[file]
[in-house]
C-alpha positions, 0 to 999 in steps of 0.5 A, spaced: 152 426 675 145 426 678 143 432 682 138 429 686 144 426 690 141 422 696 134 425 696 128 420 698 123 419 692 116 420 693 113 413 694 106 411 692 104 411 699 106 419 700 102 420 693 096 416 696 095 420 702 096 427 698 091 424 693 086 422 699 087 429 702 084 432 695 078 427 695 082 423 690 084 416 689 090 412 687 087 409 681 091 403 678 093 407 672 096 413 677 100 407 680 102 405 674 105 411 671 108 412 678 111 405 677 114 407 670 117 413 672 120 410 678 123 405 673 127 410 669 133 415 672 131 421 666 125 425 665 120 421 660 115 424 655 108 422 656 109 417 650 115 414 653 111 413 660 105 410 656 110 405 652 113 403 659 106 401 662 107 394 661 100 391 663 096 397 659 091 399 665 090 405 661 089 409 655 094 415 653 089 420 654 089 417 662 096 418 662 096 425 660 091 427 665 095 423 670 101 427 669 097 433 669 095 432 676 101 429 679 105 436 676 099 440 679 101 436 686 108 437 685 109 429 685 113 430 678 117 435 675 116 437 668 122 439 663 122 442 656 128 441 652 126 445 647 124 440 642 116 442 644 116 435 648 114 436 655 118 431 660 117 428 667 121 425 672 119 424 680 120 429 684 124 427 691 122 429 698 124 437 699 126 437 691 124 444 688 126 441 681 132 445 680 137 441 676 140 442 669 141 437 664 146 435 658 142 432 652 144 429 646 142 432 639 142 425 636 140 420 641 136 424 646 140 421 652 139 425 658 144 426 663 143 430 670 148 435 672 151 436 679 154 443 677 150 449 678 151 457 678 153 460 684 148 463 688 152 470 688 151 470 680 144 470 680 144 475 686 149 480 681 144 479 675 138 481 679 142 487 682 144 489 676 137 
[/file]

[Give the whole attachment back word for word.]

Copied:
[in-house]
C-alpha positions, 0 to 999 in steps of 0.5 A, spaced: 152 426 675 145 426 678 143 432 682 138 429 686 144 426 690 141 422 696 134 425 696 128 420 698 123 419 692 116 420 693 113 413 694 106 411 692 104 411 699 106 419 700 102 420 693 096 416 696 095 420 702 096 427 698 091 424 693 086 422 699 087 429 702 084 432 695 078 427 695 082 423 690 084 416 689 090 412 687 087 409 681 091 403 678 093 407 672 096 413 677 100 407 680 102 405 674 105 411 671 108 412 678 111 405 677 114 407 670 117 413 672 120 410 678 123 405 673 127 410 669 133 415 672 131 421 666 125 425 665 120 421 660 115 424 655 108 422 656 109 417 650 115 414 653 111 413 660 105 410 656 110 405 652 113 403 659 106 401 662 107 394 661 100 391 663 096 397 659 091 399 665 090 405 661 089 409 655 094 415 653 089 420 654 089 417 662 096 418 662 096 425 660 091 427 665 095 423 670 101 427 669 097 433 669 095 432 676 101 429 679 105 436 676 099 440 679 101 436 686 108 437 685 109 429 685 113 430 678 117 435 675 116 437 668 122 439 663 122 442 656 128 441 652 126 445 647 124 440 642 116 442 644 116 435 648 114 436 655 118 431 660 117 428 667 121 425 672 119 424 680 120 429 684 124 427 691 122 429 698 124 437 699 126 437 691 124 444 688 126 441 681 132 445 680 137 441 676 140 442 669 141 437 664 146 435 658 142 432 652 144 429 646 142 432 639 142 425 636 140 420 641 136 424 646 140 421 652 139 425 658 144 426 663 143 430 670 148 435 672 151 436 679 154 443 677 150 449 678 151 457 678 153 460 684 148 463 688 152 470 688 151 470 680 144 470 680 144 475 686 149 480 681 144 479 675 138 481 679 142 487 682 144 489 676 137 